Gosh, after reading all these great stories I started thinking about what could I relate, after all, I am no great shakes at writing. Then memories came flooding back and the problem was not the ability to relate the tale, but just what tale to relate! Should I tell of my first deer with my Dad's rifle and how proud he was of me, or perhaps my kids first deer and how proud I was (am) of them. Maybe about the time I shot the hole in my shoe squirrel hunting with my Dad. [img]/ubbthreads/images/graemlins/blush.gif[/img] Maybe my first elk, or perhaps my daughter's first elk. Oh, so many wonderful memories came flooding back, and all because you all were nice enough to share. Although this may not be THE most memorable shot, since we are where we are (LRH) I will tell this one.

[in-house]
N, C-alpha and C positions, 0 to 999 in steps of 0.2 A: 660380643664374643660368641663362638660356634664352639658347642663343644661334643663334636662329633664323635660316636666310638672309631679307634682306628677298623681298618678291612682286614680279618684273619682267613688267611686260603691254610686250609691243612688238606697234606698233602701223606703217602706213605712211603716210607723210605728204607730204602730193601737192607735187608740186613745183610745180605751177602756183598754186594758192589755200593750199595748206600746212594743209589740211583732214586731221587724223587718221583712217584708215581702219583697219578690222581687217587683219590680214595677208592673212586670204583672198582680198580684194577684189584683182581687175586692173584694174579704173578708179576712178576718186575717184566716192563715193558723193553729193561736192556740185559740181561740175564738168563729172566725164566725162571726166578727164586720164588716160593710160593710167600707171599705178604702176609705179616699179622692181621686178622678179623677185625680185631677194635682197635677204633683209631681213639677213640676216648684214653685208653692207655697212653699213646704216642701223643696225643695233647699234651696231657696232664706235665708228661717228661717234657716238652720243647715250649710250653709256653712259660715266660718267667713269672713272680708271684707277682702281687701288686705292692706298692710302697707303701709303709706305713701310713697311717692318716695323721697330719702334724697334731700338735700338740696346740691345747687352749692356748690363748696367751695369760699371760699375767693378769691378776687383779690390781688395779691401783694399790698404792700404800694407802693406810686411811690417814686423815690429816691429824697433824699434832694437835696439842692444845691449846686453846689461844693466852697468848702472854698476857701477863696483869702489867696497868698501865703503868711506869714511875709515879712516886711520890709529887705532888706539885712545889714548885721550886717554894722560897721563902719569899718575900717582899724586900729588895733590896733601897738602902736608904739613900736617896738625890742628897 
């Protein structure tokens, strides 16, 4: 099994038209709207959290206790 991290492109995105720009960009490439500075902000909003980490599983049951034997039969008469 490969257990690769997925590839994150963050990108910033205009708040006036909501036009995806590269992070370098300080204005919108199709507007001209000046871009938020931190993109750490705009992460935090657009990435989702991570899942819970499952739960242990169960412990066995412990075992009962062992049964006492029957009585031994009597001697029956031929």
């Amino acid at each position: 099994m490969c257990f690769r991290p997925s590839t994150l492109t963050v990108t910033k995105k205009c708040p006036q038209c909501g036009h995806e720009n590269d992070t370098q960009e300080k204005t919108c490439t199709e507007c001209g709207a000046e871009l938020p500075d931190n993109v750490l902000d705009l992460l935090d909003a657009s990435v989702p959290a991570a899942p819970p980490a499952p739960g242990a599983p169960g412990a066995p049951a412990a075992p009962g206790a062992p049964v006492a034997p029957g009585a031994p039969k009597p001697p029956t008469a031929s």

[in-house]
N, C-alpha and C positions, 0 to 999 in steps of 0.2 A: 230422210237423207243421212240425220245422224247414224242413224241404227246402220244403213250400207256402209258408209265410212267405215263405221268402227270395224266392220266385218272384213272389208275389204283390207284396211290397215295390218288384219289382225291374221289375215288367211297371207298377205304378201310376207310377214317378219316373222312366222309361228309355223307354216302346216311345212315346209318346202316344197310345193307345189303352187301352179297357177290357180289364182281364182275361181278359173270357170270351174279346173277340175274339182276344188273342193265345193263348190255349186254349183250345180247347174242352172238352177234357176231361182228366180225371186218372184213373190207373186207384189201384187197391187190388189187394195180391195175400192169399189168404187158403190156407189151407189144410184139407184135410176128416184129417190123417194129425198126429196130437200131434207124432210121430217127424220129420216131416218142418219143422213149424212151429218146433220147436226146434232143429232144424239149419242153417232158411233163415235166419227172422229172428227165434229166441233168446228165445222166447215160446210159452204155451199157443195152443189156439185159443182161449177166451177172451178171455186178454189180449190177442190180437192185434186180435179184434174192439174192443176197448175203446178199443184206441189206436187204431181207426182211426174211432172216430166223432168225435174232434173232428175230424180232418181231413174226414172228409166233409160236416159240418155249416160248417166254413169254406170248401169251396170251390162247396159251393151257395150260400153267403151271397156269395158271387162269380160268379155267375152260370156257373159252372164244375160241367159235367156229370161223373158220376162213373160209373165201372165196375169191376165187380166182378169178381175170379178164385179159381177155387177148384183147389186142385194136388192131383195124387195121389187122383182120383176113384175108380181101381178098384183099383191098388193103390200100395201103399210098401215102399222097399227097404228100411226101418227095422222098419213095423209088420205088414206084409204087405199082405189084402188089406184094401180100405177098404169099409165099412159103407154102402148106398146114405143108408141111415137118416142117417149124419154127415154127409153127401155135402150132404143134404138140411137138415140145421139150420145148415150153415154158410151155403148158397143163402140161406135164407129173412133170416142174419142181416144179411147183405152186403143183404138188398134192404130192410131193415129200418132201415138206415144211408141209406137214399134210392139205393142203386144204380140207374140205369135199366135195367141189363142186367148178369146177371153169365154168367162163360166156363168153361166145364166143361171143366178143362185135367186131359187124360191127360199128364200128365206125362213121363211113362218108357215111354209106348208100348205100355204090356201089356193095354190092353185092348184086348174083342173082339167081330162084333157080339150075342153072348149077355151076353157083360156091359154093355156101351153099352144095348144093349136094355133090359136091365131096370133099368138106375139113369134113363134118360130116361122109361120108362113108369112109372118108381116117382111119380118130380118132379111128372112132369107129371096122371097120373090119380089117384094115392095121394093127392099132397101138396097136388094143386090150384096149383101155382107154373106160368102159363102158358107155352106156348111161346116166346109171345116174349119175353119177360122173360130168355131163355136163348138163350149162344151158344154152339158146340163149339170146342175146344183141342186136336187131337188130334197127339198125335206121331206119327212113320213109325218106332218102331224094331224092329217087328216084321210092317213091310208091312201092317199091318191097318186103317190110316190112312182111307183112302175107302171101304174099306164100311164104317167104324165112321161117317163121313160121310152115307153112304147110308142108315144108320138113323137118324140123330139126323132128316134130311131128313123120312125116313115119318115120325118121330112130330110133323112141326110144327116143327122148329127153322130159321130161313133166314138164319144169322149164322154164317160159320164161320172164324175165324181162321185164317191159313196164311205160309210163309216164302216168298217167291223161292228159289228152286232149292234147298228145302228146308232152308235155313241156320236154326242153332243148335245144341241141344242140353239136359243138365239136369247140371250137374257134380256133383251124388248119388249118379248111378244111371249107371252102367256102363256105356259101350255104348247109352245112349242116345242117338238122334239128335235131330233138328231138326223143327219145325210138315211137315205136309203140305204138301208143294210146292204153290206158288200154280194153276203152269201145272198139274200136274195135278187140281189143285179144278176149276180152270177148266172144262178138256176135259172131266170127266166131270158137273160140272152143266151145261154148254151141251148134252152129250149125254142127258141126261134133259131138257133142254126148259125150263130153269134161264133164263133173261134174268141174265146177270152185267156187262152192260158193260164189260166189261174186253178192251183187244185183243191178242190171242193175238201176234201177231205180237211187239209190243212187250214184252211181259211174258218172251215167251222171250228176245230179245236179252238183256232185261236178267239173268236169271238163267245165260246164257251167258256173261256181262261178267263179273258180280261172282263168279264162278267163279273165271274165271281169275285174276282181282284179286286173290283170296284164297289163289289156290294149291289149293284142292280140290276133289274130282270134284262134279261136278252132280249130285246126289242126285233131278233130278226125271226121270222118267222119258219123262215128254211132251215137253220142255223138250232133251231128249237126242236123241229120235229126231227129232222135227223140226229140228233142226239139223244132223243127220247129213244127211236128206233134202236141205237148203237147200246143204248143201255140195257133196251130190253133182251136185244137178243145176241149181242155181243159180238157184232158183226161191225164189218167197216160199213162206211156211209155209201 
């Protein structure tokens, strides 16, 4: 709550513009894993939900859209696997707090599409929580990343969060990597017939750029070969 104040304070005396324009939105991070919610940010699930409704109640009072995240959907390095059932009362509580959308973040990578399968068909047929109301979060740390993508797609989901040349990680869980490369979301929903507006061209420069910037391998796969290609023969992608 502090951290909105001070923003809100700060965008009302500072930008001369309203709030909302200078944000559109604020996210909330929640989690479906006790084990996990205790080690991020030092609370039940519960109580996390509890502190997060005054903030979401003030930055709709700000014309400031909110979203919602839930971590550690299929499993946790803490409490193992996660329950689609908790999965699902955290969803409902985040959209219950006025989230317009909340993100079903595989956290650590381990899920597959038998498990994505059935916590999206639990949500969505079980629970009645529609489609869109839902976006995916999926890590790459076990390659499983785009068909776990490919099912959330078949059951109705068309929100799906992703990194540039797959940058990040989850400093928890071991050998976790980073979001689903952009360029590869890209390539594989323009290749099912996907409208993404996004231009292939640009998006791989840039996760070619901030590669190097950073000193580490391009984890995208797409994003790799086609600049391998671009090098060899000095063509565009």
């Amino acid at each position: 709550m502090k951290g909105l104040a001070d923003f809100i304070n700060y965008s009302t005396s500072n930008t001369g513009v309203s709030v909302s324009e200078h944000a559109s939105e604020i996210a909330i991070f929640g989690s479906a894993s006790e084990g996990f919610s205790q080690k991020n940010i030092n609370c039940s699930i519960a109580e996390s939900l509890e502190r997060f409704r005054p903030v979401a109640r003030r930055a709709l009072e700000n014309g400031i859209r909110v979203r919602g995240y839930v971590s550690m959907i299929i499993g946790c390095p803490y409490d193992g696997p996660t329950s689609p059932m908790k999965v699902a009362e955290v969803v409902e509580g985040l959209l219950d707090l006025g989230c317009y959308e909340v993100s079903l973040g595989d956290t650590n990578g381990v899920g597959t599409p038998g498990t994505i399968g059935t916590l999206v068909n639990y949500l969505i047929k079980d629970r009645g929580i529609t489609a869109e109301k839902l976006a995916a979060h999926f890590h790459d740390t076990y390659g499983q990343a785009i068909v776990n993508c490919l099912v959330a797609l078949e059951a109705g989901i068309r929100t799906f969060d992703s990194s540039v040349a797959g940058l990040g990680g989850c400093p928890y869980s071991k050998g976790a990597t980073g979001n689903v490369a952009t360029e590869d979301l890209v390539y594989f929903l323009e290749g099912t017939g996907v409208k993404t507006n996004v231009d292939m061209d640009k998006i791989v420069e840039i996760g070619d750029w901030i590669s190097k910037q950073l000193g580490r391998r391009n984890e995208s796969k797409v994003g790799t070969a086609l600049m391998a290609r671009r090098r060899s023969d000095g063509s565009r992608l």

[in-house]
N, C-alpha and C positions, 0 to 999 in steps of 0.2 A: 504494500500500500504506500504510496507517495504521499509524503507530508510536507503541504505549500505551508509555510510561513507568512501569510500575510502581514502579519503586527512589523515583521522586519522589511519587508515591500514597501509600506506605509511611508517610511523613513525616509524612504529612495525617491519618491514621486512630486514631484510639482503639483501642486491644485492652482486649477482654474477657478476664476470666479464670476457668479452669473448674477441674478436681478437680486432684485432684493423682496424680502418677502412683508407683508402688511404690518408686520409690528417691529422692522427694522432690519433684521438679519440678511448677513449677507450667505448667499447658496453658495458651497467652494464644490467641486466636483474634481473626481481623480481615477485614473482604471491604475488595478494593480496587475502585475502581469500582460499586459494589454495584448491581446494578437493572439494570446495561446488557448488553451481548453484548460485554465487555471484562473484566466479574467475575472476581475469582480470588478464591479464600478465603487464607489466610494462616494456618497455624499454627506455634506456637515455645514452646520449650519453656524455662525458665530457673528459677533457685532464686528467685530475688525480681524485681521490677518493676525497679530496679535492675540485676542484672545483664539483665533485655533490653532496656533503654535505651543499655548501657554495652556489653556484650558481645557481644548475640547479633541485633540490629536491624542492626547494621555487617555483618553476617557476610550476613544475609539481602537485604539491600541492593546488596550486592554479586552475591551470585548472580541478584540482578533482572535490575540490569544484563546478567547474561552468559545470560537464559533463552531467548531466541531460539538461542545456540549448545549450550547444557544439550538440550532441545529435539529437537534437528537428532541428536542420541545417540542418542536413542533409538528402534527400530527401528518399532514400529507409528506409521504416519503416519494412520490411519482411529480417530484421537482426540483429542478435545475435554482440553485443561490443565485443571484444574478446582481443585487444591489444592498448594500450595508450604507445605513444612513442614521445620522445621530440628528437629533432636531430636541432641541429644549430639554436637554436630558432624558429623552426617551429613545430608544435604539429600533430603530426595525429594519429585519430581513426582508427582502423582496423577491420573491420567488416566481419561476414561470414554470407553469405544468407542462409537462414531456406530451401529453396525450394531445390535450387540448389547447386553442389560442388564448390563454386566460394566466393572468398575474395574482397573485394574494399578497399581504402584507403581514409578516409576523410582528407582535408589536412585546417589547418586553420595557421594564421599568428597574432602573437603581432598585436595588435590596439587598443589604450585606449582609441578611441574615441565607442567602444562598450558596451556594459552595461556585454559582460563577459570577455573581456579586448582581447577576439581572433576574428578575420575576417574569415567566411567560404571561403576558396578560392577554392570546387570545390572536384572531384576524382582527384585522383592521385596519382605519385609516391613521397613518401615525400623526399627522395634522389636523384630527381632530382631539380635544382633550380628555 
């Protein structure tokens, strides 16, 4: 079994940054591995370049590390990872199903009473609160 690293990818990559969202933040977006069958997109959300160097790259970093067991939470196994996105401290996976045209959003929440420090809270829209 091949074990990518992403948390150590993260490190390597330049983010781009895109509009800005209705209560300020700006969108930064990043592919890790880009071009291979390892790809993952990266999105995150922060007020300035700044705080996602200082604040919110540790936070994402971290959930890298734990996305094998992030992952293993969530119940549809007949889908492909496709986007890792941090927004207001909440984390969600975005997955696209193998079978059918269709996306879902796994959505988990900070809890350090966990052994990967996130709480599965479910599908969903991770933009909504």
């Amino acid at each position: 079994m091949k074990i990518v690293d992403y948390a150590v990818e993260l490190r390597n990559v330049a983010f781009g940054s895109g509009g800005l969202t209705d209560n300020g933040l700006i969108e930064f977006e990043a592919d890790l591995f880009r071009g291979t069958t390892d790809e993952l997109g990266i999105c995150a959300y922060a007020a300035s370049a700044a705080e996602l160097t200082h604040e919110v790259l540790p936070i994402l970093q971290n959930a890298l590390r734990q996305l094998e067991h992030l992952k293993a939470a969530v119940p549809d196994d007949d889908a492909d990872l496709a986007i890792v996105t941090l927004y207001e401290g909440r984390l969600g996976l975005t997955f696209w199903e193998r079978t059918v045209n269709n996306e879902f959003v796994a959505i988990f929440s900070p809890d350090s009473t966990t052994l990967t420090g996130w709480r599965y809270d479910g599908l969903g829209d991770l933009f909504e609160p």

I had drawn a late season anterless elk permit for the Gardiner area just North of Yellowstone. I took my son with me to act as spotter and helper (read packhorse). I have killed many cows in late season and pretty well knew how to go about being in the right place at the right time. This year was an exception however. The hunts are in two day only allotments and the first day was a bust. So on the second morning, above the Eagle Creek campground we were slogging through knee deep snow and we saw five head on the opposite ridge. After glassing them I bemoaned the fact that they were too far and getting any closer would be impossible under the conditions. Well, my son started with the "heck Dad, I can shoot 'em from here, give me the gun" routine. I knew that without knowing the distance that I shouldn't take the shot, but that danged kid just kept it up until I had HAD it!! I found a large boulder that was up out of the snow, laid my pack across it and looked at the cow in the scope. I was shooting a 7mm Rem Mag with 160gr. X-bullets and a Leupold 4.5 x 14 Vari X III on it. Even on 14 power she sure looked small. I was about to call it off when he started in again. Well that was that, I'll show him!!! I told him to spot in the binoculars and I chose a cow off to the right by herself. She was broadside facing to my right. Not knowing exactly where to hold I decided to put the point of my bottom verticle duplex just under the top of her back. The trigger broke, and when I recovered from the recoil I saw her flinch and drop her head. My son yelled, you got her, but then she turned around , took a couple steps and stood there head drooping. Now she was facing to my left, so I used the same hold and squeezed again. This time I was able to see her crumble into a heap after the shot. Well, to make this long story shorter, a post mortem revealed that my first shot had taked her through the rear hams breaking one hip and exiting the animal. The second shot went through both front shoulders and the bullet was lodged under the off-side skin. My guesstimate for hold had been accurate, but I had failed to account for a breeze that I couldn't feel where I was laying. So I had a successful end to a really ill-advised shot. I will not attempt anything like that again without knowing ALL the variables, but in my defense, all I can say is, It was all MY Son's fault!!!!! She was delicious anyway.